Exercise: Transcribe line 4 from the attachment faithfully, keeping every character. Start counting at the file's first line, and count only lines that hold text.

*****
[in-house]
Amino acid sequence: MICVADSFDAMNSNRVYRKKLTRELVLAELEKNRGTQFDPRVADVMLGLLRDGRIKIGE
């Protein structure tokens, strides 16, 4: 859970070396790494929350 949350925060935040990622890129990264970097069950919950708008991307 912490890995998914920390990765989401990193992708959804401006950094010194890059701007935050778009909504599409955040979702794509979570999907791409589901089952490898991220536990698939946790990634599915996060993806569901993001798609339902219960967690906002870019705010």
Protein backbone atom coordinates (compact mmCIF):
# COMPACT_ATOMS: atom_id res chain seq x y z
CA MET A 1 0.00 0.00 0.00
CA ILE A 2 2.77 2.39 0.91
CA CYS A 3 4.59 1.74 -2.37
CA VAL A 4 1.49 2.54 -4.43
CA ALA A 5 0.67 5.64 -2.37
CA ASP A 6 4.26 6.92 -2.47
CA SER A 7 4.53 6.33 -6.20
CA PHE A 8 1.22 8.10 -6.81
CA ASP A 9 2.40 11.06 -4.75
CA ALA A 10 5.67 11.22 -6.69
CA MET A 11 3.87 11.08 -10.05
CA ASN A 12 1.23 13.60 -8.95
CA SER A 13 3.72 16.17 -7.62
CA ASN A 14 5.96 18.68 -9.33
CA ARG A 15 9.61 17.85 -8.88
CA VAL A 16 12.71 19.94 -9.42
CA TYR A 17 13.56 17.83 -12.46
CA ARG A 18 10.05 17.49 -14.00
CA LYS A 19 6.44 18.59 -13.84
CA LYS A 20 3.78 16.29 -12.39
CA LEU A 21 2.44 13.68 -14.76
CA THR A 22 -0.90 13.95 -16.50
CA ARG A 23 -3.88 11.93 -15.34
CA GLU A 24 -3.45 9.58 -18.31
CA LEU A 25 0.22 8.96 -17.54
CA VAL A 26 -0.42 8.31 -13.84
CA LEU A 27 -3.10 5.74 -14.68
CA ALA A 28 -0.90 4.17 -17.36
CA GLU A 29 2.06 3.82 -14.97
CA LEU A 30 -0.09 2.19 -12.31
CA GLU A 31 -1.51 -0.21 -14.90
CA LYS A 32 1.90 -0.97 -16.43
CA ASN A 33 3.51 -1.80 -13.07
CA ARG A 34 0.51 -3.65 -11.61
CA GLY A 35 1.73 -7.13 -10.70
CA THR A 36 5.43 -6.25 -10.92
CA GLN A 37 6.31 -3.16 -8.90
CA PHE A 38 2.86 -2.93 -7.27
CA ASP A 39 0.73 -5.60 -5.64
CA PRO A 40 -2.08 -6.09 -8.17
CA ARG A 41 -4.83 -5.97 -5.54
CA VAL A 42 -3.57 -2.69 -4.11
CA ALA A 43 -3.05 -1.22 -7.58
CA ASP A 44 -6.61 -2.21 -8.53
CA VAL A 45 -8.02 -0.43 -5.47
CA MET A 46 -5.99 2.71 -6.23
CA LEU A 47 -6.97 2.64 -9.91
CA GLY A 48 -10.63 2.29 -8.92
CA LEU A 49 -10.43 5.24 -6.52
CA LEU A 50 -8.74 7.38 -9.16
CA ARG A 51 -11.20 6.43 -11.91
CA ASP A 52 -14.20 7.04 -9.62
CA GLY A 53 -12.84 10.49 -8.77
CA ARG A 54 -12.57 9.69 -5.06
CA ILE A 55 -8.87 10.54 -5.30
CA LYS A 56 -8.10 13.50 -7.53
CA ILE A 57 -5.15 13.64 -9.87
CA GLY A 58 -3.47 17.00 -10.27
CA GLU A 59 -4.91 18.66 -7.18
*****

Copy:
Protein backbone atom coordinates (compact mmCIF):